Reminder!!! Everyone is welcome at the Whatcom Genealogical Society Research Group this Friday, June 1 from 1-3 at the Ferndale Library. I’m planning to dig into immigration and naturalization records for my 2 great-grandfathers. What are you going to do?
WGS Research Trip to LDS Library in Salt Lake City: Hotel reservations closing soon.
WGS has reserved a block of rooms for our trip to the Family History Library in Salt Lake City. The arrival date is 15 July and the departure is 22 July. You are not obligated to stay for the entire week.
Please contact Cindy Harris, WGS Education Chair, at email@example.com with any questions or speak to her at the Research Group meeting on Friday.
Golden State Killer followup: We talked about so many different topics at our May meeting last week. Not the least of which was the use of GedMatch leading to the arrest of a suspect in the Golden State Killer case. My post last week gives basic information and links but the topic is not cooling.
In a local close-to-home case Snohomish and Skagit detectives used similar techniques with GedMatch to ID a suspect in a 1987 double homicide. (I think the horse is already out of the barn with law enforcement using GedMatch.) The detectives used Parabon NanoLabs, a crime lab which has just started offering genetic genealogy services. Our good friend CeCe Moore is heading up this unit. This Seattle Times article gives all the details plus an infographic of the steps used in this case.
This week “Extreme Genes” podcast episode 238, includes an interview about the ethical concerns of using services like GedMatch to solve crimes. Lots of food for thought about the implications for you and your grandchildren. Well worth a listen.
“Extreme Genes” also has an interview about the brand new Virtual Genealogical Society that I mentioned at the meeting. Since the first of May they have enrolled over 1000 people from 16 countries with offers of 3 webinars a month, socializing, newsletters, special interest groups, prizes, and, to my mind, many of the well-known professional genealogists as members and speakers. Originally they thought this would fill a void for people in remote places and young people who don’t want to go to meetings. I don’t fit into either of these categories but I am on the verge of signing up. $20 a year could be a very good opportunity.
Where can you find “Extreme Genes”? On your smart phone, tablet or computer. https://extremegenes.com/ Click on the Listen button. It is great while walking or driving. Just like a radio show, host Fisher has genealogy news, interviews, commercials and theme music.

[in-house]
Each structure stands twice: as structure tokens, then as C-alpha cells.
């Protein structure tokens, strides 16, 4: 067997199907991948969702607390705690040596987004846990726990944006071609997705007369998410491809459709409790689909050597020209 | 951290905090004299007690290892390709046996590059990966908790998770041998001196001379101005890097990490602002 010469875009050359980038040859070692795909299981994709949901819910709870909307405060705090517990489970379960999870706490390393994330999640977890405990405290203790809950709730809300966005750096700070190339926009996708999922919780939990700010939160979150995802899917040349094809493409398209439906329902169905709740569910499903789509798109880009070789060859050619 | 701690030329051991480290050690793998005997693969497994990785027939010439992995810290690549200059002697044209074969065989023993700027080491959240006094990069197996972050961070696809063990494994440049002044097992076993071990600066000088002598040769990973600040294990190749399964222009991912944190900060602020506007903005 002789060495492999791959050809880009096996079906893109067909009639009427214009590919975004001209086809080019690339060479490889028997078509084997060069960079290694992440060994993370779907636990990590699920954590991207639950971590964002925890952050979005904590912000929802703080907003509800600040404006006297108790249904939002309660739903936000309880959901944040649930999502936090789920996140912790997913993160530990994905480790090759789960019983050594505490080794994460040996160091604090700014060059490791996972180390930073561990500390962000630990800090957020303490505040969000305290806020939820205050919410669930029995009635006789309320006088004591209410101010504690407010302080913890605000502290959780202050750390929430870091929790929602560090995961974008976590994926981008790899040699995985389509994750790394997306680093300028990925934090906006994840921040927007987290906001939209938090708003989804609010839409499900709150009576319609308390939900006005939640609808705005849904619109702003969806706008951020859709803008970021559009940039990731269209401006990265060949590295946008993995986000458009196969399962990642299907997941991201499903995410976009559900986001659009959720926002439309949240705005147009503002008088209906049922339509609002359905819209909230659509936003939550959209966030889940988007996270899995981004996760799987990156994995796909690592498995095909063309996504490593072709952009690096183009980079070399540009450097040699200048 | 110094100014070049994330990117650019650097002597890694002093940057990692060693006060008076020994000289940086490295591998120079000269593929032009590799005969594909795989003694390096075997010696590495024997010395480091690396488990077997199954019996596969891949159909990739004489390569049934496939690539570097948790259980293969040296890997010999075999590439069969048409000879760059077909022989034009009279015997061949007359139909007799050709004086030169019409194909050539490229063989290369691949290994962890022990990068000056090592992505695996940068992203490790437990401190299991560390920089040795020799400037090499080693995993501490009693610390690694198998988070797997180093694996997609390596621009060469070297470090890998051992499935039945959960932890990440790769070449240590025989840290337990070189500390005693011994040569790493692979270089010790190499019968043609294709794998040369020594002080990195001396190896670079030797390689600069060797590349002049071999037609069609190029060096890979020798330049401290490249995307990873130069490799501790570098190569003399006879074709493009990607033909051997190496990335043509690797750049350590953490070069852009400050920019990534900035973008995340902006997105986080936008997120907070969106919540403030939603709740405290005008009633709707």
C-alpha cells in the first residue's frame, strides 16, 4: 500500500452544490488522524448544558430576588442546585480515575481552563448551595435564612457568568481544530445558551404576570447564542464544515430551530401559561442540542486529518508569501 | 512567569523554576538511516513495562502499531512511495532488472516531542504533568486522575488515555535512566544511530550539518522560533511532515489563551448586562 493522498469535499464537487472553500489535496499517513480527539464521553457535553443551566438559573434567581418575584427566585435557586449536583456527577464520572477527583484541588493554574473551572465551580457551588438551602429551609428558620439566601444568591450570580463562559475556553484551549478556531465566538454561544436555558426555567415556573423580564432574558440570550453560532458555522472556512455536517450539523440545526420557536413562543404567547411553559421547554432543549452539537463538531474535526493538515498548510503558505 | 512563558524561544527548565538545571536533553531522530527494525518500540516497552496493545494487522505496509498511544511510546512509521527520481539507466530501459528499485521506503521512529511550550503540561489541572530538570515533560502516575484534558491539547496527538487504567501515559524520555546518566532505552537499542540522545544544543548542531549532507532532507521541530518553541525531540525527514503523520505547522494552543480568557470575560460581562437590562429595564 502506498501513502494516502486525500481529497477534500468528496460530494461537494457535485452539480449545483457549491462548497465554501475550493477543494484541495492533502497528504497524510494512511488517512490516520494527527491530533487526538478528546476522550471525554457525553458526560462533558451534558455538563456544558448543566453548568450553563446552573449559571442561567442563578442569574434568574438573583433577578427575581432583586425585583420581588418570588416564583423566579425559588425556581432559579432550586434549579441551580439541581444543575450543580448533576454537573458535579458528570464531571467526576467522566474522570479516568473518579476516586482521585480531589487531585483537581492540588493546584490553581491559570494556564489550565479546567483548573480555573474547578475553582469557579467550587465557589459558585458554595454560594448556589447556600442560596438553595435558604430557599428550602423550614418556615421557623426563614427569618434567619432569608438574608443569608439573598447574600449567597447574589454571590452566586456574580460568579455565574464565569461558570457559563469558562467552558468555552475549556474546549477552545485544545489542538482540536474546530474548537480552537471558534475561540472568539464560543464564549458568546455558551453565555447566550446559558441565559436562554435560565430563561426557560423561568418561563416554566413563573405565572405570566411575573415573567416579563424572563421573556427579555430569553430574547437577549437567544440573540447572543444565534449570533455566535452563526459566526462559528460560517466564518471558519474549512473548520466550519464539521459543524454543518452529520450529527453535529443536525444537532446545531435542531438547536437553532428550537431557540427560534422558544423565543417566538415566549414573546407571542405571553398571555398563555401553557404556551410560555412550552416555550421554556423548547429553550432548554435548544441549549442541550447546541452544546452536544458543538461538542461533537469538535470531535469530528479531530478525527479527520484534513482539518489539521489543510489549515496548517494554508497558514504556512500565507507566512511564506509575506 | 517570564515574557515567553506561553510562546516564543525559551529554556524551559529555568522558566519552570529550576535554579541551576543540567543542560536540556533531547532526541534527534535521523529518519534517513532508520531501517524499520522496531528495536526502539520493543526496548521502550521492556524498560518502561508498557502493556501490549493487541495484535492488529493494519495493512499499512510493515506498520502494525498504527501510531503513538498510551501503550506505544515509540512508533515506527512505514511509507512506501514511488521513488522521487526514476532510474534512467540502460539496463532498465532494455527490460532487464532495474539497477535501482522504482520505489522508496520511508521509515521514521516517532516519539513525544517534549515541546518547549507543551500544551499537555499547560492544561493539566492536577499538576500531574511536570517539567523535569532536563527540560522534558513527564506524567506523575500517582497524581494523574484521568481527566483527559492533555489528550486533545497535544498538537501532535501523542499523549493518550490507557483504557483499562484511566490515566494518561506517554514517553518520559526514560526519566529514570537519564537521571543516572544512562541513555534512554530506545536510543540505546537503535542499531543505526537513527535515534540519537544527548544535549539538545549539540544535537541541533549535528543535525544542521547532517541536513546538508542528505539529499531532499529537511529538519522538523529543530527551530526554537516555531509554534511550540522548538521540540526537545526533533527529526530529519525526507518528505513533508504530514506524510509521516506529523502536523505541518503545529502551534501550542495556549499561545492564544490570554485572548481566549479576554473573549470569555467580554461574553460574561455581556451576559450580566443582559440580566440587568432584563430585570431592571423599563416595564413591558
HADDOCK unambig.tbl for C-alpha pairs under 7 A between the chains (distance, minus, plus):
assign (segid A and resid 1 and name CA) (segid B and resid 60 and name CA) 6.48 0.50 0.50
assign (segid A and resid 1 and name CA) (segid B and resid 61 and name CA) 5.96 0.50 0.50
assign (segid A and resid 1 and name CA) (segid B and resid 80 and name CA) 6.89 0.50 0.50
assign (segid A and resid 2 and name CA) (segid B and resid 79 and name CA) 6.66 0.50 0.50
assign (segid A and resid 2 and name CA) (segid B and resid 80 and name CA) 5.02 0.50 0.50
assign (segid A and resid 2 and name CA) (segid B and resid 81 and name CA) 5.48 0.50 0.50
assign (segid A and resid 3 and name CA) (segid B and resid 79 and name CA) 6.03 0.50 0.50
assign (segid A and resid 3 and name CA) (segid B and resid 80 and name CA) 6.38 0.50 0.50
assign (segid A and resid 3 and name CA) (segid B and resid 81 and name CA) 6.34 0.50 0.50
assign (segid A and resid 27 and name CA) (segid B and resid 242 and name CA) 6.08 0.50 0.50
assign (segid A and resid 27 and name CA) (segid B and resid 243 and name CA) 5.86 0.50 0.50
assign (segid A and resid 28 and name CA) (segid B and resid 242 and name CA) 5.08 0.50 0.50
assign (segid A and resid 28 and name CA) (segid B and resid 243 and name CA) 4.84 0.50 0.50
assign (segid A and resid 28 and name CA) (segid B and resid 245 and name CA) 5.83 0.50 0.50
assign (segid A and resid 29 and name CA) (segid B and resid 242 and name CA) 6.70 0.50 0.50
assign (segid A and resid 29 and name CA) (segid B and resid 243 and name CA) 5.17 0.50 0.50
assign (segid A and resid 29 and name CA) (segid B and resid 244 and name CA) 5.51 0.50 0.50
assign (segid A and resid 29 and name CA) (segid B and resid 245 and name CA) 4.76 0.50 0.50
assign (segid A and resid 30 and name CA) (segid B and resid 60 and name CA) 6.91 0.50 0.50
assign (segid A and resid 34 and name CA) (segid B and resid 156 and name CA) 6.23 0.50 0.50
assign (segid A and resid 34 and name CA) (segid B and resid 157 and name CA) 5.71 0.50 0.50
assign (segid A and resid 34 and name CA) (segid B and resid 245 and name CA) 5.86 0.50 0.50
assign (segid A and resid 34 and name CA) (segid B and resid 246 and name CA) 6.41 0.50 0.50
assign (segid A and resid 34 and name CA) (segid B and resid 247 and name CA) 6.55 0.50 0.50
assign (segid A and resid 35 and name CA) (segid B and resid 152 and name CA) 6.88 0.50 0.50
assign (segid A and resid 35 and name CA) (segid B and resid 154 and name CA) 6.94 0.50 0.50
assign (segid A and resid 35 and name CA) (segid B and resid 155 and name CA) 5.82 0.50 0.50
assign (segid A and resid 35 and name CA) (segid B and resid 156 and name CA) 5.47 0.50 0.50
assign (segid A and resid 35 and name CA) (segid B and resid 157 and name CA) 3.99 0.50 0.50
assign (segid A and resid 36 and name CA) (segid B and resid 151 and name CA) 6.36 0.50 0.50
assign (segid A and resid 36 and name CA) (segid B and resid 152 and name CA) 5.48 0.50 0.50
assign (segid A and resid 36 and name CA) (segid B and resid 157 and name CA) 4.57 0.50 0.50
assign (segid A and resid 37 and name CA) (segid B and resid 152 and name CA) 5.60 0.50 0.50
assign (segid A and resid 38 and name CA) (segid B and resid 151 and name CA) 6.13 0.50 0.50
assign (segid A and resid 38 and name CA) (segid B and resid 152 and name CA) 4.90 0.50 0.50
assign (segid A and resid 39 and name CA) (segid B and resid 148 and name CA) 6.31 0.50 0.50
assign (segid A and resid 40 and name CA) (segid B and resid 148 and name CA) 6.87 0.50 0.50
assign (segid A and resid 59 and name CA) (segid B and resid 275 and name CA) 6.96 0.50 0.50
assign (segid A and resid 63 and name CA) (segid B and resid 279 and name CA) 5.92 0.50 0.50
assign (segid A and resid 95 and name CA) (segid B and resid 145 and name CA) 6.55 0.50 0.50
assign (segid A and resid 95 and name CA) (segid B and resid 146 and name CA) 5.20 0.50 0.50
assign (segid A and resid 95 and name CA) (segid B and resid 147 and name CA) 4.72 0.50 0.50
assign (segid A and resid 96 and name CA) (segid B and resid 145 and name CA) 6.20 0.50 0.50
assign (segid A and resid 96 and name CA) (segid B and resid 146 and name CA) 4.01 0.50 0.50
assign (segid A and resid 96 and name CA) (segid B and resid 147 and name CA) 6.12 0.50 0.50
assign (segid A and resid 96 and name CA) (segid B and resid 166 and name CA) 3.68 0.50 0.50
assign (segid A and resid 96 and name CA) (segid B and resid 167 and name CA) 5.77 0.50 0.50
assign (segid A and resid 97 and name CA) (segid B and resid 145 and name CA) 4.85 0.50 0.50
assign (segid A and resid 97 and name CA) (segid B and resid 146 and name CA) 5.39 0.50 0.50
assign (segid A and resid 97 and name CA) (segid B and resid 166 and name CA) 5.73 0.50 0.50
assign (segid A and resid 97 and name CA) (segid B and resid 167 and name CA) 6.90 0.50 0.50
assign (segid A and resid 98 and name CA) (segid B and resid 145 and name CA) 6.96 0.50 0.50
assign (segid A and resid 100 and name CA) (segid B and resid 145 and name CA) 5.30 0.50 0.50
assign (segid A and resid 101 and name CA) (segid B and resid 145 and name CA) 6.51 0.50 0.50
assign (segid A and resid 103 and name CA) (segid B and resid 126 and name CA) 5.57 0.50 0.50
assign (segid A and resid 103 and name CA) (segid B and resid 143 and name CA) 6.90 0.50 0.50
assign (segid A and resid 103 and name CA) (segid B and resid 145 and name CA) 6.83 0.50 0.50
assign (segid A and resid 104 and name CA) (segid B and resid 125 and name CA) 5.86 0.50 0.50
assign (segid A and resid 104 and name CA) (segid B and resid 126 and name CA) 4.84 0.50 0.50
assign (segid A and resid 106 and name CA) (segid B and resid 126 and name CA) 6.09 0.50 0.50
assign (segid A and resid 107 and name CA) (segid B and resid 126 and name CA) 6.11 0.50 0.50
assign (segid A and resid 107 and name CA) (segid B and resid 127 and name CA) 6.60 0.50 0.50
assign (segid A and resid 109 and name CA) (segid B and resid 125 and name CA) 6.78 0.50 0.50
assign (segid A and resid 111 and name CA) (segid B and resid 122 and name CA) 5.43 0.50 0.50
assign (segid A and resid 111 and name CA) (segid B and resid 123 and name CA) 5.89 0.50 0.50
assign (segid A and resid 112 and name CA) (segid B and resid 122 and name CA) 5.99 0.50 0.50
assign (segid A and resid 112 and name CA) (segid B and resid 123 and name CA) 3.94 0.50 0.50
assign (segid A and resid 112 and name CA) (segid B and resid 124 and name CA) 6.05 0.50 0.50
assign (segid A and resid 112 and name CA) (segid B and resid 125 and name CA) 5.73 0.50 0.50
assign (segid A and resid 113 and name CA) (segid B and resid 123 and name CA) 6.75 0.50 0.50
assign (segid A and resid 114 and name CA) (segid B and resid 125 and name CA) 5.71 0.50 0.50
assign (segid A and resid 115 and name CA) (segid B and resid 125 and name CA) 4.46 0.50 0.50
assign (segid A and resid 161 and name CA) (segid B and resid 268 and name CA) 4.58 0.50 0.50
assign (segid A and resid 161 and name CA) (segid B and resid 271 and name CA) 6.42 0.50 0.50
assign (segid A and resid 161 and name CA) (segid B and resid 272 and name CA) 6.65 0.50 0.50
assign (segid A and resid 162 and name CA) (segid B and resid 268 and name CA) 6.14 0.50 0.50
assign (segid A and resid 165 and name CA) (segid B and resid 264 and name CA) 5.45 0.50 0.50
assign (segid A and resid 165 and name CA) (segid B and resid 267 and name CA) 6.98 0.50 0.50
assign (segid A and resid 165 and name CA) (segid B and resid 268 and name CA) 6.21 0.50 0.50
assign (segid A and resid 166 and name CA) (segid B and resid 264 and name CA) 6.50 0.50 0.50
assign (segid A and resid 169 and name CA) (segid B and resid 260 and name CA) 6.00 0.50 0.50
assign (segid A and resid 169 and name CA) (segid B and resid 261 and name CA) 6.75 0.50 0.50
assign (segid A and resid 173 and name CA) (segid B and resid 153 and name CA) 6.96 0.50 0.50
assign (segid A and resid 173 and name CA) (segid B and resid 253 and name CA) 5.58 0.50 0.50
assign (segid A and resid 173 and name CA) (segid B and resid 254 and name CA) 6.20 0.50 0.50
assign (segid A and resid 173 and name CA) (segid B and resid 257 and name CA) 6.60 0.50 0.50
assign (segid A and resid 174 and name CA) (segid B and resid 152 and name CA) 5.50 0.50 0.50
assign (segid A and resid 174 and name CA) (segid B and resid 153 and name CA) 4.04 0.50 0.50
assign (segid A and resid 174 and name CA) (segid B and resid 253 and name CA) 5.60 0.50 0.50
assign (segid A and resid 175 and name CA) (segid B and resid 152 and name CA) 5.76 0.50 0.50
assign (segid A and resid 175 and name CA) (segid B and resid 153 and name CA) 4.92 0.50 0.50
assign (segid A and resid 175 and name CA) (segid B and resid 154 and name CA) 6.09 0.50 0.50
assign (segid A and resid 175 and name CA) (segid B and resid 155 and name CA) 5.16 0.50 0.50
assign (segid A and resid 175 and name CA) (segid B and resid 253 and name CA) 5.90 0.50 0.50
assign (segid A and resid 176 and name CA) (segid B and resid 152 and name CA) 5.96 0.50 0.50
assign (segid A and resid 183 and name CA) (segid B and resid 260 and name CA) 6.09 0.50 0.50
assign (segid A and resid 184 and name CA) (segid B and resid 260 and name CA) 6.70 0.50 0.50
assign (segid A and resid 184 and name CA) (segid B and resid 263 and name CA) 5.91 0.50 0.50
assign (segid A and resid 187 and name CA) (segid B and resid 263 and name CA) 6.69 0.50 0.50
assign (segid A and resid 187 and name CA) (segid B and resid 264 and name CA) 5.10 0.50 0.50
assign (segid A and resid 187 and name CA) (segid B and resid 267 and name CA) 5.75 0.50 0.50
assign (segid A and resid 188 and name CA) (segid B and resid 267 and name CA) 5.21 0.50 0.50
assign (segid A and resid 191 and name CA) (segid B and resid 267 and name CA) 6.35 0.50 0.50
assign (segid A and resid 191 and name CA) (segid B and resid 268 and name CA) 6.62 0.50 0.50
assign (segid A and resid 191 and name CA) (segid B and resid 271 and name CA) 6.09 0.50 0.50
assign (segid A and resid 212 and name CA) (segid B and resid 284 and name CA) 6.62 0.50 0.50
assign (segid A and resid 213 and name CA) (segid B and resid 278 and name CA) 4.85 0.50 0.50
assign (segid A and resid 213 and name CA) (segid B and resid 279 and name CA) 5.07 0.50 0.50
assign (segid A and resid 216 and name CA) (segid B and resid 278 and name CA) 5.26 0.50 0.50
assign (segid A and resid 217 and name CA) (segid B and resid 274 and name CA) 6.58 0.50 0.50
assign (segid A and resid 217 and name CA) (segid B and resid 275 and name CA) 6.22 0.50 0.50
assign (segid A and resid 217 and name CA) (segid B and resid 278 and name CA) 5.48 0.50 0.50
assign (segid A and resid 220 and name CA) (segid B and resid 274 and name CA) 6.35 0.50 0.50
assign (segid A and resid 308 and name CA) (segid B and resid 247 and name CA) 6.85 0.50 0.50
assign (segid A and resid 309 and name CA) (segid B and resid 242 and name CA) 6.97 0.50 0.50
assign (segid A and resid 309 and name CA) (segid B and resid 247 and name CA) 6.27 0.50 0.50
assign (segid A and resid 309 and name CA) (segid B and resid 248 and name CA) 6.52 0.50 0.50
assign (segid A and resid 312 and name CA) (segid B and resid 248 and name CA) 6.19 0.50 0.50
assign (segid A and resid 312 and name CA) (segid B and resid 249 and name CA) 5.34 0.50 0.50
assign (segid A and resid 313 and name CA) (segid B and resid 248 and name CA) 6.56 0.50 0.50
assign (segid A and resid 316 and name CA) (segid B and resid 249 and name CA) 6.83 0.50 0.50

For the past few years, but especially the past few months, genealogy businesses around the globe have been preparing for European General Data Protection Regulation ("GDPR") which took effect last Friday, May 25, 2018. I’ll bet you are seeing emails from websites asking you to read privacy policies and confirm that you really want to receive emails from them. GDPR has the intention to restore the “freedom not to be found”. That is seen as an individual right.
As customers we weren’t sure what affect it would have on us and the resources that are available to us. The larger companies have been updating their privacy policies and changing their opt-out features. Small mom and pop companies are retiring instead of trying to figure this out. The fines are too great.
Richard Hill, the beloved DNA Advisor, told us that the regulation is particularly “onerous” to one person like him. He said “I am shutting down this newsletter and destroying the subscriber list.” The good news is that he can be found on Facebook now.
And the news on the first day of GDPR is that Austrian activist Max Schrems has filed lawsuits against Google and Facebook to the tune of $8.8 billion USD. I knew the fines were being called “onerous” but who knew they were coming so fast. This story is not going away. The scoop is here:
Along the same line Sylvia writes in with her concerns about 23andme anonymous matches:
“This looks a bit ominous - as of June 15, 2018 23andme is going to block any dna matches that are 'anonymous.' I'm sure it's another security move, but it might impact us when we look for stronger dna matches. I assume that with an anonymous match, you could still contact them to get the info you need on their family tree. If they aren't visible, you won't even know they exist! They will have to 'opt in.' It might be important for our group to know because members may be 'anonymous' and will have to opt in so that they can share their results with others!”
Judith’s response: Ancestry did something with similar result. People can opt out from matching at the beginning. Same thing there. We will never know about those matches. It’s the “freedom not to be found”.
Goodbye for today. Keep me posted on your interests and challenges so I can send information your way.